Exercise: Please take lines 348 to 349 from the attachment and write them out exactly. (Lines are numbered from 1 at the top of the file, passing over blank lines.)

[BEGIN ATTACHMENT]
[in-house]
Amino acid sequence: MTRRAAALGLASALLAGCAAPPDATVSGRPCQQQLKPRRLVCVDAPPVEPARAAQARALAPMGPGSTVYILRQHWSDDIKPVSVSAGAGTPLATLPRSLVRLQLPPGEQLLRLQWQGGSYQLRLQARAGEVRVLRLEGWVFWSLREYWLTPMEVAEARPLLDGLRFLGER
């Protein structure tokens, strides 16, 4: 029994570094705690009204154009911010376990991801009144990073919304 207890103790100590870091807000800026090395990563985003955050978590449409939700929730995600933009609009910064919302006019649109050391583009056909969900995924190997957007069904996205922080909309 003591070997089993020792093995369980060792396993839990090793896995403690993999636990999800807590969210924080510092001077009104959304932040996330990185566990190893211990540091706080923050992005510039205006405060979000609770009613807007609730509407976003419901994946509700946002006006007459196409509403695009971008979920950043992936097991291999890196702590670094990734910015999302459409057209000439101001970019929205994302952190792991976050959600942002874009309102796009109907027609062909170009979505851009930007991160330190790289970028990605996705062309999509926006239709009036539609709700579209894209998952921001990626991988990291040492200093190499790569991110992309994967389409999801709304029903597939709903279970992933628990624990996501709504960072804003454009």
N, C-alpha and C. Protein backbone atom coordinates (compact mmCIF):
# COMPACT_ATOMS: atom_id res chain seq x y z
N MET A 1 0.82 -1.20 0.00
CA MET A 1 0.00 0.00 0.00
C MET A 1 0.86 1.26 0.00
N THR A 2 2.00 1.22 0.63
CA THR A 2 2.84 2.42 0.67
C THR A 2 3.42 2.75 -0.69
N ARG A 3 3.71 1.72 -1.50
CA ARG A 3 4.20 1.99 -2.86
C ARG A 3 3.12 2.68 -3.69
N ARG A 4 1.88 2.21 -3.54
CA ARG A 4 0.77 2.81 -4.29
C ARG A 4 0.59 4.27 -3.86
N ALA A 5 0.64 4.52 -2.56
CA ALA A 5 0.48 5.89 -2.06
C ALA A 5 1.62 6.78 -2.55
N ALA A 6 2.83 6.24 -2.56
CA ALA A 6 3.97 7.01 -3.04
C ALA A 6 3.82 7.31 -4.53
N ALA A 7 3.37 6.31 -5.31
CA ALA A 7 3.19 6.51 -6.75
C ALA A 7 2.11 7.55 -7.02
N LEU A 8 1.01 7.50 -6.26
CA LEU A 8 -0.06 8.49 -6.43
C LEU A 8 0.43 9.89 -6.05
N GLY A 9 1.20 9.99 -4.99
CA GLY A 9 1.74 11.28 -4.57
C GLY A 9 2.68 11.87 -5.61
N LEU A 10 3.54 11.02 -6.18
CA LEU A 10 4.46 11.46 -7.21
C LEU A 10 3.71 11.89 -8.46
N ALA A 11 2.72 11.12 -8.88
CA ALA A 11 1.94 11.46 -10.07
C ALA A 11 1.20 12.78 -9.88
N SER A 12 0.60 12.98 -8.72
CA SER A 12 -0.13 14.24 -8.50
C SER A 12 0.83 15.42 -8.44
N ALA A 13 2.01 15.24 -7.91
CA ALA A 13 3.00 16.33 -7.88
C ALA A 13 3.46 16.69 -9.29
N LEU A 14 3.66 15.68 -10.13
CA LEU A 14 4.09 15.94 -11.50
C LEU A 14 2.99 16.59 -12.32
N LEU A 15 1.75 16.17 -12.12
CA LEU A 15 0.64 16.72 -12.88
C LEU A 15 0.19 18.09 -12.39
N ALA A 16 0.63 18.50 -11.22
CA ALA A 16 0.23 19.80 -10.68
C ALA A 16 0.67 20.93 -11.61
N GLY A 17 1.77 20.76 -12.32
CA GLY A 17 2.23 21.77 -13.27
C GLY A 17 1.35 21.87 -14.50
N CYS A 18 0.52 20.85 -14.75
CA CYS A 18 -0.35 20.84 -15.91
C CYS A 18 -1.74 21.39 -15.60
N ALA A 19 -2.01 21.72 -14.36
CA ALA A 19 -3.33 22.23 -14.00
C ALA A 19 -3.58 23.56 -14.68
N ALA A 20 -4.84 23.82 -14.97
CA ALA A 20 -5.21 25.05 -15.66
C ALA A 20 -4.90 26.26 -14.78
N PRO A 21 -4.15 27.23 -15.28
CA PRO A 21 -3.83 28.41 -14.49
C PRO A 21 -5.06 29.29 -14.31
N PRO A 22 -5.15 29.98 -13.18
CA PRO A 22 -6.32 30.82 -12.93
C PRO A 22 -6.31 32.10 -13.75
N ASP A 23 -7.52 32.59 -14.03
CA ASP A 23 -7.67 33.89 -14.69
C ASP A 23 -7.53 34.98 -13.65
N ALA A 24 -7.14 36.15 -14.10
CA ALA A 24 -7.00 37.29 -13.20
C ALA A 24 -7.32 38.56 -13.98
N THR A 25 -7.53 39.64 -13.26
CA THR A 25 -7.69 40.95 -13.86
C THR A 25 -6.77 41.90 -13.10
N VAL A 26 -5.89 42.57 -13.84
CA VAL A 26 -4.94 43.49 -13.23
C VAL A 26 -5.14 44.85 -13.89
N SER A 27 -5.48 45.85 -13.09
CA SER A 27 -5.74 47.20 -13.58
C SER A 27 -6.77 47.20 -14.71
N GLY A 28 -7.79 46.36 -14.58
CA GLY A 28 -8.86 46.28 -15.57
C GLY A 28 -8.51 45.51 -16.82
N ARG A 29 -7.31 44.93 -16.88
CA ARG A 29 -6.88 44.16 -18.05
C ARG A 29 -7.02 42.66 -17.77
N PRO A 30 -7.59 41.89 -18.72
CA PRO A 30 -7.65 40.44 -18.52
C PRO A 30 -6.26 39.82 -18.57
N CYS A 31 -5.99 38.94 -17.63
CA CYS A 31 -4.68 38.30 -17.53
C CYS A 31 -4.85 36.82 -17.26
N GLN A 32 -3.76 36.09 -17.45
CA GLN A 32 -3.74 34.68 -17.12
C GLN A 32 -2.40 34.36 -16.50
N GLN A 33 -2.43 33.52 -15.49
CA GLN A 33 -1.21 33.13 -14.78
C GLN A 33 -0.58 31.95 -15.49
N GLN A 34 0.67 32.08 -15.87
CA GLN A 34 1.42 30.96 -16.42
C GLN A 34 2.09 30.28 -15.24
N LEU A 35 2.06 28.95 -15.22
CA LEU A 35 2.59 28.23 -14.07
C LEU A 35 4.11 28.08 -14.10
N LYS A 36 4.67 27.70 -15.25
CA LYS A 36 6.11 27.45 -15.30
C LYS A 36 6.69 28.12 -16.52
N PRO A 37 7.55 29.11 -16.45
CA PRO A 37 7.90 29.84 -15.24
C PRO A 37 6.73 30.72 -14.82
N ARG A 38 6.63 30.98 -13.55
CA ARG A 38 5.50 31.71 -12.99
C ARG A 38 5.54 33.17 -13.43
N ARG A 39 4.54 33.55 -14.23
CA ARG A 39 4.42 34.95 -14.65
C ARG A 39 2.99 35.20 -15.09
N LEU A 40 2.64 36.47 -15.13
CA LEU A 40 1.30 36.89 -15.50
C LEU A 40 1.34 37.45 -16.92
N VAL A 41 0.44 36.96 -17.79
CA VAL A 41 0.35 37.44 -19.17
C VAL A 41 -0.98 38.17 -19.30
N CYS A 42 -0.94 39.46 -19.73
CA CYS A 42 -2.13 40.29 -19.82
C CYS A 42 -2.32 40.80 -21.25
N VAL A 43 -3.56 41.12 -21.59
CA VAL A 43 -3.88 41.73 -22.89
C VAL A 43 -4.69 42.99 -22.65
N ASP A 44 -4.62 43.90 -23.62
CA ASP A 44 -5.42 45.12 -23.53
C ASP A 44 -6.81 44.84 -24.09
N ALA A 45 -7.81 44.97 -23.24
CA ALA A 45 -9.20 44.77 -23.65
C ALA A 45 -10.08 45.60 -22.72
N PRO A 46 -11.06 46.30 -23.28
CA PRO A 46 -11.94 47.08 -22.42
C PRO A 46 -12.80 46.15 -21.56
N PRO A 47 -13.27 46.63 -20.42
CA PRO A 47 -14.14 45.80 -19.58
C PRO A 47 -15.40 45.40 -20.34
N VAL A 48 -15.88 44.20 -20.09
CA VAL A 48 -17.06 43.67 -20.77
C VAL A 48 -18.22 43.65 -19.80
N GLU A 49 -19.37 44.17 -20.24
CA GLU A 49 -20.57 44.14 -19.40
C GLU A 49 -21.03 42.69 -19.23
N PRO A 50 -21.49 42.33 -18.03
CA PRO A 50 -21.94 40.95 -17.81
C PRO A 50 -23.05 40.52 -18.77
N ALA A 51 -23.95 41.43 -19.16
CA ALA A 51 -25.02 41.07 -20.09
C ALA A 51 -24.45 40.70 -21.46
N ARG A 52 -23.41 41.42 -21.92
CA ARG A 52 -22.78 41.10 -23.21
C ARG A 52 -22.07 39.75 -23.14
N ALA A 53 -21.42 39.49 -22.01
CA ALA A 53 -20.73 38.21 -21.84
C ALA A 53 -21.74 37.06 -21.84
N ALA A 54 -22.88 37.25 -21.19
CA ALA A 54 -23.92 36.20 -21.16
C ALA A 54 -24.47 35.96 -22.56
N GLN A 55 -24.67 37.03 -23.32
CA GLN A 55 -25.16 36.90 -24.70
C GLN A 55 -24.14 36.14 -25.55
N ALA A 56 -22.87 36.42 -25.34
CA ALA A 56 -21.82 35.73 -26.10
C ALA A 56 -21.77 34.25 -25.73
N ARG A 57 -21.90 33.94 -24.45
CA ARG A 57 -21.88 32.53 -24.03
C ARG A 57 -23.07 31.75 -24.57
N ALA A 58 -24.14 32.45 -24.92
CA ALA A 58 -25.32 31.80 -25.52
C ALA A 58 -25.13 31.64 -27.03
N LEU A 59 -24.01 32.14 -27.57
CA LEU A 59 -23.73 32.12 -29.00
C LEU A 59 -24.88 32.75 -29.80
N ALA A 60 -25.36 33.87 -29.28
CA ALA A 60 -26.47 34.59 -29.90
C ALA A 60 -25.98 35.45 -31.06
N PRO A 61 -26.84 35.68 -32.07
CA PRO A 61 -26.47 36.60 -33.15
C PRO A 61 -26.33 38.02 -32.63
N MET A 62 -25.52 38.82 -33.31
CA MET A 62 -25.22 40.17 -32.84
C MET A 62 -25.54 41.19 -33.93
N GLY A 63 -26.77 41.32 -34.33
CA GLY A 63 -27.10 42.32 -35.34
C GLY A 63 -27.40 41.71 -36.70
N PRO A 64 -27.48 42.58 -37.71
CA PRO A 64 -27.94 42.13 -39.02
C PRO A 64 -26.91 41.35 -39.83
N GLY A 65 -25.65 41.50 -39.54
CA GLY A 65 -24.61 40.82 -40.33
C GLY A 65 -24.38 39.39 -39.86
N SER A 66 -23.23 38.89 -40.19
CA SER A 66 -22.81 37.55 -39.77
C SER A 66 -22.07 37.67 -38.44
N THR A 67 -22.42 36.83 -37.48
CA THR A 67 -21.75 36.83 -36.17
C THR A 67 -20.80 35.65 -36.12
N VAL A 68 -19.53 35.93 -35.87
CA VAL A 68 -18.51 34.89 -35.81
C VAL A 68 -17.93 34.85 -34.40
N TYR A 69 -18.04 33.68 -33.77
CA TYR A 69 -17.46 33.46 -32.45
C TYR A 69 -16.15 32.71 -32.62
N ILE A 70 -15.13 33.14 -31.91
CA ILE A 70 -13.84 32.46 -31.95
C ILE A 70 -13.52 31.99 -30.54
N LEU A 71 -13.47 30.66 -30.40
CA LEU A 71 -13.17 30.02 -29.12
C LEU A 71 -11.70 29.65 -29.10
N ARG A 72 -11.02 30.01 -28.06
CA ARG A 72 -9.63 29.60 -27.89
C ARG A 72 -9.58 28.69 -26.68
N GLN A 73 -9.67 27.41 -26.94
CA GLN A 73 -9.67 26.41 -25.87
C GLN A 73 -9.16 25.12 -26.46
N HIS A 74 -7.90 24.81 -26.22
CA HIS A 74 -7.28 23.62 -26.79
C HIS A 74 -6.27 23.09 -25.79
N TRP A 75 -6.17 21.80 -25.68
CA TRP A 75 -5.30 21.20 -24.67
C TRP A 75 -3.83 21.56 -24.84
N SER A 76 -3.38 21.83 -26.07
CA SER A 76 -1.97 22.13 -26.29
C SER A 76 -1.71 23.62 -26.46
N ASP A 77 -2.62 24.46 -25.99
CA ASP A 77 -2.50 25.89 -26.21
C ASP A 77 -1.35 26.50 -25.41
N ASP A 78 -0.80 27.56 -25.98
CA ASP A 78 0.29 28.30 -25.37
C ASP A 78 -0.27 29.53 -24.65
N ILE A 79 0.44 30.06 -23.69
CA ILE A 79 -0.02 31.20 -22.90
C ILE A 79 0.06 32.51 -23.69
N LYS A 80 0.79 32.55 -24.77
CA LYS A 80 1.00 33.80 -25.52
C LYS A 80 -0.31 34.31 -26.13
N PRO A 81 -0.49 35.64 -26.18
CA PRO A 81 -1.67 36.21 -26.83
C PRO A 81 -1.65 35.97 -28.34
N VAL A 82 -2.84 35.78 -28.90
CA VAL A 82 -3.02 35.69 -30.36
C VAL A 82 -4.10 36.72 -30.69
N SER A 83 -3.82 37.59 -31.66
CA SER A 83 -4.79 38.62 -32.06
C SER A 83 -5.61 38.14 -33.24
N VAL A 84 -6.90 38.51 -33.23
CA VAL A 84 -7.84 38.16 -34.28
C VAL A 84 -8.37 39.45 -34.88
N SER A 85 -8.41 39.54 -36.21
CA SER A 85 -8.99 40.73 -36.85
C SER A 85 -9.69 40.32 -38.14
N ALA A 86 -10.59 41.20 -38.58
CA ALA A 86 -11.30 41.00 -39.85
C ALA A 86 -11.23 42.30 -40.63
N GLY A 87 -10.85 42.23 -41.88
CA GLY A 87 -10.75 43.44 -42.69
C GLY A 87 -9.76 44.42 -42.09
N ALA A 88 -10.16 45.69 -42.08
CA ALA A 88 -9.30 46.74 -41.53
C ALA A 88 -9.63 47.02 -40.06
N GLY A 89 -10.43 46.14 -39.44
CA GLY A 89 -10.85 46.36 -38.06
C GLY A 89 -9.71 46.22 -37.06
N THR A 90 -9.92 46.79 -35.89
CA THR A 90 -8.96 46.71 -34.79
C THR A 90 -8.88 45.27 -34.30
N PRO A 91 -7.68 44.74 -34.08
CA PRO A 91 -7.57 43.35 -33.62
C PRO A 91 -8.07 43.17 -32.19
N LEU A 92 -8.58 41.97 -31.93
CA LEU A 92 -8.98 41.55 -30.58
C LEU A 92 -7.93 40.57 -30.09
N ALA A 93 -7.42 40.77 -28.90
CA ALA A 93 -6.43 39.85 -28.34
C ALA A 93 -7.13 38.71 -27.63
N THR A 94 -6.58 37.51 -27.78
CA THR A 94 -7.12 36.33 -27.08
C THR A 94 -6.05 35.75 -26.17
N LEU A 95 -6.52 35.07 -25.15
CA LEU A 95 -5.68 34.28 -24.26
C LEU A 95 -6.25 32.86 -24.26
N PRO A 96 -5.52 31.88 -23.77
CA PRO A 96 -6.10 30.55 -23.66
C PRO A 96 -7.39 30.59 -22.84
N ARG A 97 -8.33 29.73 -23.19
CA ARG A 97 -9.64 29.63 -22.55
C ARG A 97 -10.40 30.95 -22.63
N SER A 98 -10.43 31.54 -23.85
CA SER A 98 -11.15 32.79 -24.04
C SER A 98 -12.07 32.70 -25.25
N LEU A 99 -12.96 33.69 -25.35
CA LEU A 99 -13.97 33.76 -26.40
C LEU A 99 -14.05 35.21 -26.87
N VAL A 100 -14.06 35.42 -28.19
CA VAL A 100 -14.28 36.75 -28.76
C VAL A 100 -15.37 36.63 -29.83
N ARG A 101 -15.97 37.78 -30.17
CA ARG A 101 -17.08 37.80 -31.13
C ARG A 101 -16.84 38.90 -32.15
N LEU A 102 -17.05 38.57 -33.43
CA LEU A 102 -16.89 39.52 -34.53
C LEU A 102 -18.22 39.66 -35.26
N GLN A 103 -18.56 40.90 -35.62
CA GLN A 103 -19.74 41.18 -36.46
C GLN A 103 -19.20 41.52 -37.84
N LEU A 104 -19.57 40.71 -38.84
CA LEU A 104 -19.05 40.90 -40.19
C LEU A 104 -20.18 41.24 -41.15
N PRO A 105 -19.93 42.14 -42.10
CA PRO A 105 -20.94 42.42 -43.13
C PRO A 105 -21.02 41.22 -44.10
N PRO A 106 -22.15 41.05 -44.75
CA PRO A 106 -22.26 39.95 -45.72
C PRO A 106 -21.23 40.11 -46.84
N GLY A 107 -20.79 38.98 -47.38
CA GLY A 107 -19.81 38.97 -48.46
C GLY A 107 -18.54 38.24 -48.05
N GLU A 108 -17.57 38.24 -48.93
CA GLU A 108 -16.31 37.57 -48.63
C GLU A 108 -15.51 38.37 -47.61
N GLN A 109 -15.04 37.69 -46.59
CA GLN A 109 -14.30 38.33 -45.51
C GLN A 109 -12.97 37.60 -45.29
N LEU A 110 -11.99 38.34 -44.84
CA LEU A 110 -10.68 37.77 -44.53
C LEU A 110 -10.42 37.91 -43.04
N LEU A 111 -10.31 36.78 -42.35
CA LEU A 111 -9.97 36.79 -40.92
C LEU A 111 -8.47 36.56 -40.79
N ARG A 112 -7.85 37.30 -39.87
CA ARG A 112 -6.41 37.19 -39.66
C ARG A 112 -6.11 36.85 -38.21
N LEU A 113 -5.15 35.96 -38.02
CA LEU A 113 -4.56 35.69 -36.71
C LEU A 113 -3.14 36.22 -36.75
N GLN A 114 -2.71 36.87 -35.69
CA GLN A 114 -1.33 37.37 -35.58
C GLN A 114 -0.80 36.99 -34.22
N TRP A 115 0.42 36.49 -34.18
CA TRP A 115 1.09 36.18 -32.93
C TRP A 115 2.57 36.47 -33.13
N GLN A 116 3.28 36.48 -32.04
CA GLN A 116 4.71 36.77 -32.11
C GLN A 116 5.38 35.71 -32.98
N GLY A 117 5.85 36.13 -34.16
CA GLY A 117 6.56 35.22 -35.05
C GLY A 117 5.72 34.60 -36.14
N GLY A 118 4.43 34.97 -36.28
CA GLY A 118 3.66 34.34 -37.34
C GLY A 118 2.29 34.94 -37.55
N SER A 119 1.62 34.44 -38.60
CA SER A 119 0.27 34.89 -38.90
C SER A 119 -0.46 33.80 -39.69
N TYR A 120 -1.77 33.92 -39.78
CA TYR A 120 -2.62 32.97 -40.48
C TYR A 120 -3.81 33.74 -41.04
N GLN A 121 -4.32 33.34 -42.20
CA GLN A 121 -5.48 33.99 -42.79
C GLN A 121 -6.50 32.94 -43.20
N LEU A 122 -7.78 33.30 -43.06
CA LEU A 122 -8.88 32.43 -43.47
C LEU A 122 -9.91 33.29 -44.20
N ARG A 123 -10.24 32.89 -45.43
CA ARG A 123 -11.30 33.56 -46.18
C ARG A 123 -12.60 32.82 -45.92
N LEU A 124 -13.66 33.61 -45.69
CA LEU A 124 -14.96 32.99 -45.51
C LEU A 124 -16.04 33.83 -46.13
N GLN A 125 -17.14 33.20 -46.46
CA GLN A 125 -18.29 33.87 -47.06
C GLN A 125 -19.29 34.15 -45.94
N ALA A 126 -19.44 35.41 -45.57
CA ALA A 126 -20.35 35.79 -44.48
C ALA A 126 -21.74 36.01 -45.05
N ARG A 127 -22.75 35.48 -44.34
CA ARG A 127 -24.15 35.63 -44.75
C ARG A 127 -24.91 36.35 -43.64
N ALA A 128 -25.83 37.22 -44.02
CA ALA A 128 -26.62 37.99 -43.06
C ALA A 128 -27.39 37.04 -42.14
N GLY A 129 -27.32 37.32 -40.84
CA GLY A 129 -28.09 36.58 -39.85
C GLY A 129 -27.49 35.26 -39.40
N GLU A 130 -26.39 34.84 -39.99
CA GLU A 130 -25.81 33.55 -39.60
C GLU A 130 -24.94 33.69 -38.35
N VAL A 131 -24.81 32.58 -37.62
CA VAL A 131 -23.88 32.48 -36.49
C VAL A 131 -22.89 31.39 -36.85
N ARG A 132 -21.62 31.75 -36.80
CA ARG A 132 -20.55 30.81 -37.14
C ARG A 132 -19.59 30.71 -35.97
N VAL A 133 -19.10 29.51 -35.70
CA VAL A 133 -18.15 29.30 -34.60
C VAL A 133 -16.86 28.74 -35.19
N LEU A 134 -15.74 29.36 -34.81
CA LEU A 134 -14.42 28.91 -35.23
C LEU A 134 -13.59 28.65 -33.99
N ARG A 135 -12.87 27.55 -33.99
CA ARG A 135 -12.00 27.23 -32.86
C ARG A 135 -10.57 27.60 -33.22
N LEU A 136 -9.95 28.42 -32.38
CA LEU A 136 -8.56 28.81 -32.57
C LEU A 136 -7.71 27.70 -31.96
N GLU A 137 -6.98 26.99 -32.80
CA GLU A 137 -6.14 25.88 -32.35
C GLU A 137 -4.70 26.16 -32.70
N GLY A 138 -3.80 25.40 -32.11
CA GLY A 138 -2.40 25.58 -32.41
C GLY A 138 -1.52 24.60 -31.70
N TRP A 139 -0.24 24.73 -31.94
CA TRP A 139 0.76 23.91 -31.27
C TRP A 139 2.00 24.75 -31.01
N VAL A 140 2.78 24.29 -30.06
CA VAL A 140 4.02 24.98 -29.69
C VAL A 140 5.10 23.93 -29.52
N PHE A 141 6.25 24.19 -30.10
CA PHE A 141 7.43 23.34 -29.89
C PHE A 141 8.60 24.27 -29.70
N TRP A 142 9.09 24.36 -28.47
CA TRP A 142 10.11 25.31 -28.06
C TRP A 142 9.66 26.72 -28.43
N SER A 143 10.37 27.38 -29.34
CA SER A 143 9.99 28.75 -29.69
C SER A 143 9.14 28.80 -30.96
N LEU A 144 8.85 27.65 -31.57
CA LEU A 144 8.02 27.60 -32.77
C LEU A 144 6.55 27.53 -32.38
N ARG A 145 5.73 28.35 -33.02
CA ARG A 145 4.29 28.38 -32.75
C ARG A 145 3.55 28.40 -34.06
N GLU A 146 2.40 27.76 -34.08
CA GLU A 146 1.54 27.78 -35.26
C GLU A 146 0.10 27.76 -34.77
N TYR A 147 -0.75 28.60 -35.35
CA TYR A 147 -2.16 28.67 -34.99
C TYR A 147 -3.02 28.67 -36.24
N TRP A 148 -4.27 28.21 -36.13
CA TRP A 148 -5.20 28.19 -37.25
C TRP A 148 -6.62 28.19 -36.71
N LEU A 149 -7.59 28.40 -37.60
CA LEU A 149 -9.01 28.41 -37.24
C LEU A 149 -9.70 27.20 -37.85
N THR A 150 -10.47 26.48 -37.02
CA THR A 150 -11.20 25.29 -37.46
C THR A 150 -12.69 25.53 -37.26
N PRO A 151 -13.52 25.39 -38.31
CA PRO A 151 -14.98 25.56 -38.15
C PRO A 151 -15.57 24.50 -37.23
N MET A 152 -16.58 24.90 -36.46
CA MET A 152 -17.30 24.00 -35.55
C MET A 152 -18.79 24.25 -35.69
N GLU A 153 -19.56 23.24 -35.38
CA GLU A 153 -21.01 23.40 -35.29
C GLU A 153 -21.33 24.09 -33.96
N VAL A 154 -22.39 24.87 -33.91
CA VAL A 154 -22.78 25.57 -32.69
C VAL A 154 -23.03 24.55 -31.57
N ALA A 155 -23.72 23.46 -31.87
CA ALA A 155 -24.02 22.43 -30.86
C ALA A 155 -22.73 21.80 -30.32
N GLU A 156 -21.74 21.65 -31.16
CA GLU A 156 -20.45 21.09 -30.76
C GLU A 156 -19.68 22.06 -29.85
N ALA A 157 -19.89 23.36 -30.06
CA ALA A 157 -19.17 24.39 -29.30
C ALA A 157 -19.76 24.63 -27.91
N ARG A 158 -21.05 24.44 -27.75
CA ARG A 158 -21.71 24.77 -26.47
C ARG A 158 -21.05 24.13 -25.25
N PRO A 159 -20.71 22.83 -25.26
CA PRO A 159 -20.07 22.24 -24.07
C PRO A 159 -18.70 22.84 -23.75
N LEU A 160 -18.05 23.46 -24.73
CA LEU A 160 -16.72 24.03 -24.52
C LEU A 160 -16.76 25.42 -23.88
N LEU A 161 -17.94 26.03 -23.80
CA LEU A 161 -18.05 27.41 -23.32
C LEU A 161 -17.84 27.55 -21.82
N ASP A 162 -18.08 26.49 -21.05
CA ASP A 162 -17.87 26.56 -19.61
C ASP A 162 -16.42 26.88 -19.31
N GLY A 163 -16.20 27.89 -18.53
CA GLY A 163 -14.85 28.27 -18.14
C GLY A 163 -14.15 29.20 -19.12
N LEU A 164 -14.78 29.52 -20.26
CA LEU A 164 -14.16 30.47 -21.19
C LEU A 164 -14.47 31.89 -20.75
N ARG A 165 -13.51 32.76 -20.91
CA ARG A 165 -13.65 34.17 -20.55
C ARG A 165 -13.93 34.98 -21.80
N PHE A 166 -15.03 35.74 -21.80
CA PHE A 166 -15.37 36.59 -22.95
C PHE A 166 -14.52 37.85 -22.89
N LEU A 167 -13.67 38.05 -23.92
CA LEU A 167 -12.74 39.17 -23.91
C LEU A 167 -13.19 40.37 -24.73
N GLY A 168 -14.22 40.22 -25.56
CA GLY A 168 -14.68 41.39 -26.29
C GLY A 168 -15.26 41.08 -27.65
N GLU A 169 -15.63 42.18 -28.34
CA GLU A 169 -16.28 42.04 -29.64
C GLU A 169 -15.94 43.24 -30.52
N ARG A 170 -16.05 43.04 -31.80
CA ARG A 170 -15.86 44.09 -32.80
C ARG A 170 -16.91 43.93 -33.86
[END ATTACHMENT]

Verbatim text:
N TRP A 115 0.42 36.49 -34.18
CA TRP A 115 1.09 36.18 -32.93